The removal of protections from these lands has instantly shifted wealth to property owners, who have likely benefited substantially from the rezoning of this land from undevelopable agricultural land to developable land. For example, about 4,500 of the 7,400 acres of Greenbelt land formerly belonged to the Duffins Rouge Agricultural Preserve (DRAP) and had easements protecting the land as farmland in perpetuity under the DRAP Act. These easements represented a multi-billion-dollar public investment in Ontario's natural and agricultural systems by the people of Ontario, who gave up enormous profits when the Ontario government sold these lands at discounted prices on the condition that they forever remain farmland. The removal of these easements means these speculative profits will now flow to private landowners, with no compensation to the public.

Removing protections from the DRAP lands also has potential environmental impacts. These lands are adjacent to Rouge National Urban Park, and Parks Canada has raised concerns that the removal of protections would have a detrimental impact on park lands and the local ecosystem. In their submission to the provincial government, Parks Canada wrote, “there is a probable risk of irreversible harm to wildlife, natural ecosystems and agricultural landscapes within Rouge National Urban Park.”

Hundreds of concerned Ontarians and stakeholders shared similar concerns through the Environmental Bill of Rights consultation process. The consultation showed broad opposition to the government’s decision to remove land from the Greenbelt, including concerns regarding anticipated negative environmental impacts. Many groups identified that the Greenbelt plays an important role in Ontario’s ability to address climate change and emphasized the importance of protecting natural areas.

Given the strong likelihood of negative impacts on the environment, we are requesting your office investigate the environmental impact of the removal of these Greenbelt lands on agricultural and natural systems. Additionally, we are requesting a value-for-money audit investigating how much public wealth has been transferred to property owners and whether these land transactions are in the public interest.

Collectively, we are very concerned with the impact that the removal of these Greenbelt lands will have on the future well-being of our province. We thank you for your time in reviewing our request and would be happy to meet with you and your team to further discuss our concerns.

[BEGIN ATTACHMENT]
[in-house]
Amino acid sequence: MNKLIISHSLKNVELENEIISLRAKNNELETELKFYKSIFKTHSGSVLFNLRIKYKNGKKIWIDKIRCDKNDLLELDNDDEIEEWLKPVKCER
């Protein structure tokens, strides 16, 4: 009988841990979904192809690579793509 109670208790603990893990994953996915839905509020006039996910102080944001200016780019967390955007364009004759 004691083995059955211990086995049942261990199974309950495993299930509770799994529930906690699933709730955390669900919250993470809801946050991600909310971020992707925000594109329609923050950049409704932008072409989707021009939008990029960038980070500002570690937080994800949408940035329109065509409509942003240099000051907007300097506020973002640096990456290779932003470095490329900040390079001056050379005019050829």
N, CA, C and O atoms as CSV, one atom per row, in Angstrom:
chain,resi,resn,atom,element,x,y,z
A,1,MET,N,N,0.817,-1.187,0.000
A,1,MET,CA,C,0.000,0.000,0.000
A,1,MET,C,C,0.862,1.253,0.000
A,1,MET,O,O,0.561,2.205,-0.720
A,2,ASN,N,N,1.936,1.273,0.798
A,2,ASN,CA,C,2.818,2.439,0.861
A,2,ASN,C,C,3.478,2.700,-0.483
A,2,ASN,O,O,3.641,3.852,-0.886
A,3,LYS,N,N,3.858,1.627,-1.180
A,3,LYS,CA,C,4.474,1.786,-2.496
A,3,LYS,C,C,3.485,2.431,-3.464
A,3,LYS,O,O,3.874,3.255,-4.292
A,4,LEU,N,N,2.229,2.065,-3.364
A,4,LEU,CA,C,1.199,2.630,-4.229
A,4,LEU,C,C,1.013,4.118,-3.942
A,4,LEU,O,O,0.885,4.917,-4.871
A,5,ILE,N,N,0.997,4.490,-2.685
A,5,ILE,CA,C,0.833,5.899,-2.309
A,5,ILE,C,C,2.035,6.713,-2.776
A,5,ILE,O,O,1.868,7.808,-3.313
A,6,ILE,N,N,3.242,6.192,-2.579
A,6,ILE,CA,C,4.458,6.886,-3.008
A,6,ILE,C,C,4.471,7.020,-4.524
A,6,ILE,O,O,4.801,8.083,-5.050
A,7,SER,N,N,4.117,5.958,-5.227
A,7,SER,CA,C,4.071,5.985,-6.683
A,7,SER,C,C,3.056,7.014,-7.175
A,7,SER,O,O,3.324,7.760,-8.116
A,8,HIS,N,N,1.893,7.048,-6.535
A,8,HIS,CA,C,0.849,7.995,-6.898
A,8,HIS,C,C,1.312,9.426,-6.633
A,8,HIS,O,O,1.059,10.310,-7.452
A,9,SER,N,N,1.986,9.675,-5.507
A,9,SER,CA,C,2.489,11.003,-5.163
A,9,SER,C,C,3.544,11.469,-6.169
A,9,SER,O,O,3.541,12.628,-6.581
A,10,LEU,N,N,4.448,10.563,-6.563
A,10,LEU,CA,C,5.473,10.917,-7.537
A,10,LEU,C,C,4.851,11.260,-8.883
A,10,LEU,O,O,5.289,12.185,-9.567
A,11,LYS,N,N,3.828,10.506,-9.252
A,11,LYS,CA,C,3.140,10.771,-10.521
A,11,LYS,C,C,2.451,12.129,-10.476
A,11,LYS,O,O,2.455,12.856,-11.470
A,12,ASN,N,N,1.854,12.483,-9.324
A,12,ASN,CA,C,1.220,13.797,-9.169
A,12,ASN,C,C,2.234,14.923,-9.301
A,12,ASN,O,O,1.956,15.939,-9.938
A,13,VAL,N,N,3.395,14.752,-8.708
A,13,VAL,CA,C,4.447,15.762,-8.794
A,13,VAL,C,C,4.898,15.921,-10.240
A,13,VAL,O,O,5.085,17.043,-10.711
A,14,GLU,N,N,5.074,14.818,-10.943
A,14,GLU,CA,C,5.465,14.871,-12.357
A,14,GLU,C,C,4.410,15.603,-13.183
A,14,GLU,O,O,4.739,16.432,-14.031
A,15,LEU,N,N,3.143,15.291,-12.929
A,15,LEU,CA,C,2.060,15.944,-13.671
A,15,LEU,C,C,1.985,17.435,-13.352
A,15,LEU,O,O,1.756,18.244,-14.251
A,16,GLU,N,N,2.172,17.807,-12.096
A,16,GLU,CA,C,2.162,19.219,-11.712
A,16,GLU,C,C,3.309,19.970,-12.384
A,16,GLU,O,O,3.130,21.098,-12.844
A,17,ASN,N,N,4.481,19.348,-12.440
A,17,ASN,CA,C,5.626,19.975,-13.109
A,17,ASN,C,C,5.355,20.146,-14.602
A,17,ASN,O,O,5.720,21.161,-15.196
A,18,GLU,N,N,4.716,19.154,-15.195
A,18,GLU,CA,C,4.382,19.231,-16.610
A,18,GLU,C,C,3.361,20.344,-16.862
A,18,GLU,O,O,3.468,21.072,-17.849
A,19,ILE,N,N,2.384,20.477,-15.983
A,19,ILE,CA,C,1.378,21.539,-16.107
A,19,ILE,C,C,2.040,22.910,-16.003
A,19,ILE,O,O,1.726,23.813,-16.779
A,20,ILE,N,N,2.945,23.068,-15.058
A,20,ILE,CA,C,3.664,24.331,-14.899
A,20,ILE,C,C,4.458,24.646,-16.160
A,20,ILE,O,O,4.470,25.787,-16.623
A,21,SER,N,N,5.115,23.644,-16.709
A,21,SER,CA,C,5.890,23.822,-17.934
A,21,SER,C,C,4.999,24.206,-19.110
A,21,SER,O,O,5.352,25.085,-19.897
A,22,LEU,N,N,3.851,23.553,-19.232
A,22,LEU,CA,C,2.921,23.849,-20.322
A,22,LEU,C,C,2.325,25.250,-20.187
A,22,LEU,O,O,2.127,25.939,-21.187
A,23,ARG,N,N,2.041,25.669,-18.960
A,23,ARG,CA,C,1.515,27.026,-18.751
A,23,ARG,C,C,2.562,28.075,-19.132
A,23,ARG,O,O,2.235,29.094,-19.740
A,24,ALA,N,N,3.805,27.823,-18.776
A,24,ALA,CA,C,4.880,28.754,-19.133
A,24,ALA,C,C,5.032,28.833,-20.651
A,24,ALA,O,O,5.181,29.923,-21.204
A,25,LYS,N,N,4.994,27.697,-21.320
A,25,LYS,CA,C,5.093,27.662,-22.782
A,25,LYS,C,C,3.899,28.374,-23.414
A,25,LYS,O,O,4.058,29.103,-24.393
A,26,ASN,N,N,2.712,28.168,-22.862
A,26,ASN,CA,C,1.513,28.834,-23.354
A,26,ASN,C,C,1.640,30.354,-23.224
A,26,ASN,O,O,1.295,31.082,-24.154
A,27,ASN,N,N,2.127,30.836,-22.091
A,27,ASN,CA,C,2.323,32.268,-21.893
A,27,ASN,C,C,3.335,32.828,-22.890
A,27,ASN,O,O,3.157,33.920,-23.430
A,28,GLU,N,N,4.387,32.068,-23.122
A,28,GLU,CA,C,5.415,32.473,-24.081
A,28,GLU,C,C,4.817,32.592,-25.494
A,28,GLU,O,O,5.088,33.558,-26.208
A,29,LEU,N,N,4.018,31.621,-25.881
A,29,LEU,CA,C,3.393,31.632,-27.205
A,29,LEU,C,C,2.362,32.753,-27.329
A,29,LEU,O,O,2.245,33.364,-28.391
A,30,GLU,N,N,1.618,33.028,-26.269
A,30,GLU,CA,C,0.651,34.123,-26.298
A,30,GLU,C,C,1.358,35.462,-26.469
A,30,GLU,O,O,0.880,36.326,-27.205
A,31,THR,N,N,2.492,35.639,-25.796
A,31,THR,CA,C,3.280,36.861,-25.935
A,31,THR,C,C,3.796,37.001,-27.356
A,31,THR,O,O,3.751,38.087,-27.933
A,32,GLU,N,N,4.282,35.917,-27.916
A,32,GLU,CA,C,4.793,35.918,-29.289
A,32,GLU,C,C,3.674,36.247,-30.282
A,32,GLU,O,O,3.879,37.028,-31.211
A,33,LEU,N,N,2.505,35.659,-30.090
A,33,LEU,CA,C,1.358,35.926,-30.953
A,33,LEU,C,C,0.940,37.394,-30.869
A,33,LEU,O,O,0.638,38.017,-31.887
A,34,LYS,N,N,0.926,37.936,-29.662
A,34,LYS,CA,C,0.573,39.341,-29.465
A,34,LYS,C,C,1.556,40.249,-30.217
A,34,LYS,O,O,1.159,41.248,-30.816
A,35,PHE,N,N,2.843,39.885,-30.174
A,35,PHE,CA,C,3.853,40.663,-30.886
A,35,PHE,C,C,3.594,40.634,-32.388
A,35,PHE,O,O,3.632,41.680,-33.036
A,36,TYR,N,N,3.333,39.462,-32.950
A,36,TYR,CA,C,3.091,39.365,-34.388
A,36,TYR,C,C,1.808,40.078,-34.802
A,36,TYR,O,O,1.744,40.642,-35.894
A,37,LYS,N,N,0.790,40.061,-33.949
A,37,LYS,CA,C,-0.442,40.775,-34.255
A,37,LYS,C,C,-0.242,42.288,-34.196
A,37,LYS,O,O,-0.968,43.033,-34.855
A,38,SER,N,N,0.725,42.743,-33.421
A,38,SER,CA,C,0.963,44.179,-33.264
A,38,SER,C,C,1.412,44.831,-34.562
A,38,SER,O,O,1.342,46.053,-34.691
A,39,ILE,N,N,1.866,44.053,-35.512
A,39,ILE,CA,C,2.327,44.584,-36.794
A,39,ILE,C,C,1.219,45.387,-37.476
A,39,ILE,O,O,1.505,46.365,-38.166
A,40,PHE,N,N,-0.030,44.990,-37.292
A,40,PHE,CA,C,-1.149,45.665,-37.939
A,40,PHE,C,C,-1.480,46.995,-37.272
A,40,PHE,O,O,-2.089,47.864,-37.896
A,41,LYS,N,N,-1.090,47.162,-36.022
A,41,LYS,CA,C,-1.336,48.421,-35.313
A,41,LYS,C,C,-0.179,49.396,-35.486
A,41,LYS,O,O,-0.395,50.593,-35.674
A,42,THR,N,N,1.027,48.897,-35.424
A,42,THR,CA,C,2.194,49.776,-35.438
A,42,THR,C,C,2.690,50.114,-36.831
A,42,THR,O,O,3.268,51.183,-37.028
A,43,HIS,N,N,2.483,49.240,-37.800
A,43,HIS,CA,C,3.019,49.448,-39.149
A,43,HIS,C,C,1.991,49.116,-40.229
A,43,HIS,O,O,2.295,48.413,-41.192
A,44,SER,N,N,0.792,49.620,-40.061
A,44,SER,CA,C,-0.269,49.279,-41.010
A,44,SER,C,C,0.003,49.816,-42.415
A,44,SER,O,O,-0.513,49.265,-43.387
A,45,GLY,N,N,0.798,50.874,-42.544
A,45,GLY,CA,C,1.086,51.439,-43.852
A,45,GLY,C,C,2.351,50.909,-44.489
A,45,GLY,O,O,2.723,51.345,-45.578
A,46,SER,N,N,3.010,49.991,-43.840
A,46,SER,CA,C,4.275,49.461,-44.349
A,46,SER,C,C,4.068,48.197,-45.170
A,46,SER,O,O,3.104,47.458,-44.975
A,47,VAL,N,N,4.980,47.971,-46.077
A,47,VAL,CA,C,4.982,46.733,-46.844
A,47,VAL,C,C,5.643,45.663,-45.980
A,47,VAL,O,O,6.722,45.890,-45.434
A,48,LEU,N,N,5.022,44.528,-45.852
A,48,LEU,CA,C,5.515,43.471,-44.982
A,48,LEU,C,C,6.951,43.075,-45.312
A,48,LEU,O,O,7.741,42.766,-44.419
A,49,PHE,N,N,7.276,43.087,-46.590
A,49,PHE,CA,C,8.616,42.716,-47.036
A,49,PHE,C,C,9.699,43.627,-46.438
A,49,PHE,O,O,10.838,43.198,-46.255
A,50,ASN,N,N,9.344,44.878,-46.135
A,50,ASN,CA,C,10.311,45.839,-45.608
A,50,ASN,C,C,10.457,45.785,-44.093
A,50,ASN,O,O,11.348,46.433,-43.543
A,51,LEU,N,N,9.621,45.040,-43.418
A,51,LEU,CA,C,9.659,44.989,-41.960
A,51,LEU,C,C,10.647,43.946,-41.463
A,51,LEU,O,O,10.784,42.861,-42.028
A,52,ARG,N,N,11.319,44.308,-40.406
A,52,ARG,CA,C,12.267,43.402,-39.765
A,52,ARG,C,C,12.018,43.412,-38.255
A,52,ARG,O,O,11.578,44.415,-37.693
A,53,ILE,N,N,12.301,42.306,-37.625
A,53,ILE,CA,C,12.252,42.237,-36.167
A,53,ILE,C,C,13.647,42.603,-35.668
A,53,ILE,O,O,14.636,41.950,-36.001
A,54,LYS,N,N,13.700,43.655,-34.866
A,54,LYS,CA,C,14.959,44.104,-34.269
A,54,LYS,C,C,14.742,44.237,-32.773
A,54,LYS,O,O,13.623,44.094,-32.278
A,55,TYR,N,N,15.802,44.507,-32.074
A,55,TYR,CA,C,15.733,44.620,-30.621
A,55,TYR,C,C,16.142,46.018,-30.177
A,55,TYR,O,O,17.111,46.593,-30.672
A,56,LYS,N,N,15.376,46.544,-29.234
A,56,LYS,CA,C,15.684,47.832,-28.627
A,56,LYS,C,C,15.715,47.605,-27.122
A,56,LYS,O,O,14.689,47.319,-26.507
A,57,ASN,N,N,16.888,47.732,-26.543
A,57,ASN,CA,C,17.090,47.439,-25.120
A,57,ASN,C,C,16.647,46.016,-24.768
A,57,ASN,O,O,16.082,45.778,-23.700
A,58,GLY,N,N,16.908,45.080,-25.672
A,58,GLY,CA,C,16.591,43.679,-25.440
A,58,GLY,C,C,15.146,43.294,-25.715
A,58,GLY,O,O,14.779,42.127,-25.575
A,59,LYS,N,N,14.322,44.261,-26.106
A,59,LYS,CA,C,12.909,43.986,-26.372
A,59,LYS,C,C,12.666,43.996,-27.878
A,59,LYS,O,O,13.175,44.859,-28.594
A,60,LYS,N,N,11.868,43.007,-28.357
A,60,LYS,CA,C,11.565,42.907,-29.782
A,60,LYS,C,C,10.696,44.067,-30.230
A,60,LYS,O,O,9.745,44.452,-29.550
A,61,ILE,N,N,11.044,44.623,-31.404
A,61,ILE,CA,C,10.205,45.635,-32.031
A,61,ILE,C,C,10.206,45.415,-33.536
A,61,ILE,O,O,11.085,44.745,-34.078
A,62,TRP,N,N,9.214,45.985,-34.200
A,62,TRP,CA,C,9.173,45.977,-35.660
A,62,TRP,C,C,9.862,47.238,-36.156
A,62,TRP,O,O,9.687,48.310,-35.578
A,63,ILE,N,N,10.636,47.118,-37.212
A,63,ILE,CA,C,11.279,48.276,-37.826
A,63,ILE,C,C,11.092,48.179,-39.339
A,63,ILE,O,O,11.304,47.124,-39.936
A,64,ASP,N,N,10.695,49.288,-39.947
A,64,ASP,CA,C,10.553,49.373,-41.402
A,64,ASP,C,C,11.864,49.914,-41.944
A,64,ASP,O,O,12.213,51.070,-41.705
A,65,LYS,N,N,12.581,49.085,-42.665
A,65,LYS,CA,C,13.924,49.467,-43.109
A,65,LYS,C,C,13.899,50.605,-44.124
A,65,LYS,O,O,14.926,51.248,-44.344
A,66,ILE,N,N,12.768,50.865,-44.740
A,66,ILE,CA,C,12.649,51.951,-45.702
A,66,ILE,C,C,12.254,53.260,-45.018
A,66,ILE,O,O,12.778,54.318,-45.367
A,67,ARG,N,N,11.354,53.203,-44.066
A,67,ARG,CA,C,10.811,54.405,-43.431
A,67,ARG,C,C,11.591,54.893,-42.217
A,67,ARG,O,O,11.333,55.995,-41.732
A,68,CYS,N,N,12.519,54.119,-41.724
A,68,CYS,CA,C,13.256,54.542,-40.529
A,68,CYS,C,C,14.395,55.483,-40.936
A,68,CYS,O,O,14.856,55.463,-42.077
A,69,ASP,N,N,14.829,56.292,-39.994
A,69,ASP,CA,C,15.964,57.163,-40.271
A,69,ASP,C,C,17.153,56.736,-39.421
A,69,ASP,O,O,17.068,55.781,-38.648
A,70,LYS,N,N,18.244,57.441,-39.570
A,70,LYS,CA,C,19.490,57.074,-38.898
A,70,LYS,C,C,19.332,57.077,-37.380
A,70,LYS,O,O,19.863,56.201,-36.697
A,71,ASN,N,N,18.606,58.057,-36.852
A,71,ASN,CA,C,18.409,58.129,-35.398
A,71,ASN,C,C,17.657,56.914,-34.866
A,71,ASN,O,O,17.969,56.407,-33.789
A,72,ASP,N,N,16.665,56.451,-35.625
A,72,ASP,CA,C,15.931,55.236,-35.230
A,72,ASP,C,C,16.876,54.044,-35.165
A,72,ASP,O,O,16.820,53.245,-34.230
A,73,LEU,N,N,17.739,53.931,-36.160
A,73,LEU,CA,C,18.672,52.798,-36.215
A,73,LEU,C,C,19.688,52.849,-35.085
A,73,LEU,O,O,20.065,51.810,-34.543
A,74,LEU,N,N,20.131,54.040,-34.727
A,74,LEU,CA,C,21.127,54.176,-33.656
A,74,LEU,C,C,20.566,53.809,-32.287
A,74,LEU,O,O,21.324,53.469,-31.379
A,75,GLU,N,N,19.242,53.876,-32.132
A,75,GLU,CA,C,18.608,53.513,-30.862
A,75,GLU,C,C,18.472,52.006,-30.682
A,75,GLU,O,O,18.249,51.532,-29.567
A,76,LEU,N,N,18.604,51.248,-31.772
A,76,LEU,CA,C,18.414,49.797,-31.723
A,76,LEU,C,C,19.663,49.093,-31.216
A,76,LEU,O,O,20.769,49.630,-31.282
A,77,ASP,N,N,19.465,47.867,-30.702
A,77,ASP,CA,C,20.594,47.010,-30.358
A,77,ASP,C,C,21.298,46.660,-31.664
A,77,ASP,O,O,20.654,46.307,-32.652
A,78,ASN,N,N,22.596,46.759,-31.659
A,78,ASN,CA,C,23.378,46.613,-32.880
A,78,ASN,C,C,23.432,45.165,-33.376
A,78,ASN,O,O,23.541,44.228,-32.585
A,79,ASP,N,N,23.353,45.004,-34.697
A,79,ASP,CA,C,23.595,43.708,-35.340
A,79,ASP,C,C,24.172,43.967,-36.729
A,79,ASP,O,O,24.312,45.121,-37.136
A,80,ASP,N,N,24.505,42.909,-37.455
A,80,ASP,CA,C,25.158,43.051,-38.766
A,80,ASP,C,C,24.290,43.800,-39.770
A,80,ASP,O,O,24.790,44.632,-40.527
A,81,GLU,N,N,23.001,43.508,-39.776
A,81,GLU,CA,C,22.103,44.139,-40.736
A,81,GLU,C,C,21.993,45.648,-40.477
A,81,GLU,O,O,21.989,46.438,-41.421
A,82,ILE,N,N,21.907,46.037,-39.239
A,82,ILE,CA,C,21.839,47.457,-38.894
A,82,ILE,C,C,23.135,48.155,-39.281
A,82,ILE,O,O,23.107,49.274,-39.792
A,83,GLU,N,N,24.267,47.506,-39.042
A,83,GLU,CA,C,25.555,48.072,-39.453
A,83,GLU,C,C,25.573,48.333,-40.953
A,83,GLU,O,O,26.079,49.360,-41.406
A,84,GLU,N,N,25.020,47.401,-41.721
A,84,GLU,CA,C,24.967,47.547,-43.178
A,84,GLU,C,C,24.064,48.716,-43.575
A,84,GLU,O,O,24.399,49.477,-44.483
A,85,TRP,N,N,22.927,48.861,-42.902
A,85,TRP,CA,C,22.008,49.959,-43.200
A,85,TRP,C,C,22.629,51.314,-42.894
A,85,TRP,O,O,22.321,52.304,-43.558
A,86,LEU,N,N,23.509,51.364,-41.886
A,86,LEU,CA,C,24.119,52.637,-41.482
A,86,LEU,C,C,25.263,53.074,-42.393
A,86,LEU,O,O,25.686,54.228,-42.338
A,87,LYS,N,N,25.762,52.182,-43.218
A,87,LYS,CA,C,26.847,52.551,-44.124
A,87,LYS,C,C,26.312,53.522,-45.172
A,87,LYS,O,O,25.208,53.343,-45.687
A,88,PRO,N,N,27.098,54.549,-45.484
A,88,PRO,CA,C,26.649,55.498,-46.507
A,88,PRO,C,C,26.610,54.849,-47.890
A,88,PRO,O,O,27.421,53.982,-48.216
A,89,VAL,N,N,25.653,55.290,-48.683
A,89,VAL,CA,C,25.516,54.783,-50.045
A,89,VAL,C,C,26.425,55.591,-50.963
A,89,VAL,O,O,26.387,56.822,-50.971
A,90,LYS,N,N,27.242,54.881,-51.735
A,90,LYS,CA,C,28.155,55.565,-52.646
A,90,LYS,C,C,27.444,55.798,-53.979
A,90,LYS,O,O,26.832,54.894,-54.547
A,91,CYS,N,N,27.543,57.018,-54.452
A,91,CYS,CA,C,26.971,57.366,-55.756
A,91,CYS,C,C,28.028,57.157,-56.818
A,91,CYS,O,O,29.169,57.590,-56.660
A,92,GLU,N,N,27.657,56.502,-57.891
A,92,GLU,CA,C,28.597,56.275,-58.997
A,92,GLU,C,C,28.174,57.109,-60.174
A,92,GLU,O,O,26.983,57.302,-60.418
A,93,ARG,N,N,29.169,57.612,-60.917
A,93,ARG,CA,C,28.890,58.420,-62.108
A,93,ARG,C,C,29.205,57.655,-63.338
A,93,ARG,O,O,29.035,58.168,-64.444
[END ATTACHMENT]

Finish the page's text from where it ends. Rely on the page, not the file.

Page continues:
Marit Stiles, MPP John Fraser, MPP Mike Schreiner, MPP
Incoming Leader
Ontario NDP
Interim Leader
Ontario Liberal Party
Ontario Green Party



source: media release, Ontario Green Party


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Sunday, January 1, 2023

A Life of Learning.......

 After 75 plus years of life learning on this planet we call Earth the last 40 or so with a computer of one kind or another on my desk, almost 20 of those with the ability to share my thoughts on that newfangled thing call the 'internet', I thought it was time to take stock of my life. I suspect that given the necessary reduction of interaction with others outside of close family over the last year or more during the Covid thing that many folks much younger than I are rethinking their place in this world.

Some folks who have deeply religious or political convictions may have retreated into those polarizing beliefs, certainly many of our neighbors south of the border seem to be heading in that direction and demonstrating the danger of not thinking for ones self and following the heard. Personally I have never had strong political or religious beliefs except to think that perhaps a blind belief in either one (or both) may do more harm than good. This is not to say that we do not need a stable governing system and our democratic one is IMO about the best, but when it becomes too polarised and confrontational it defeats its purpose.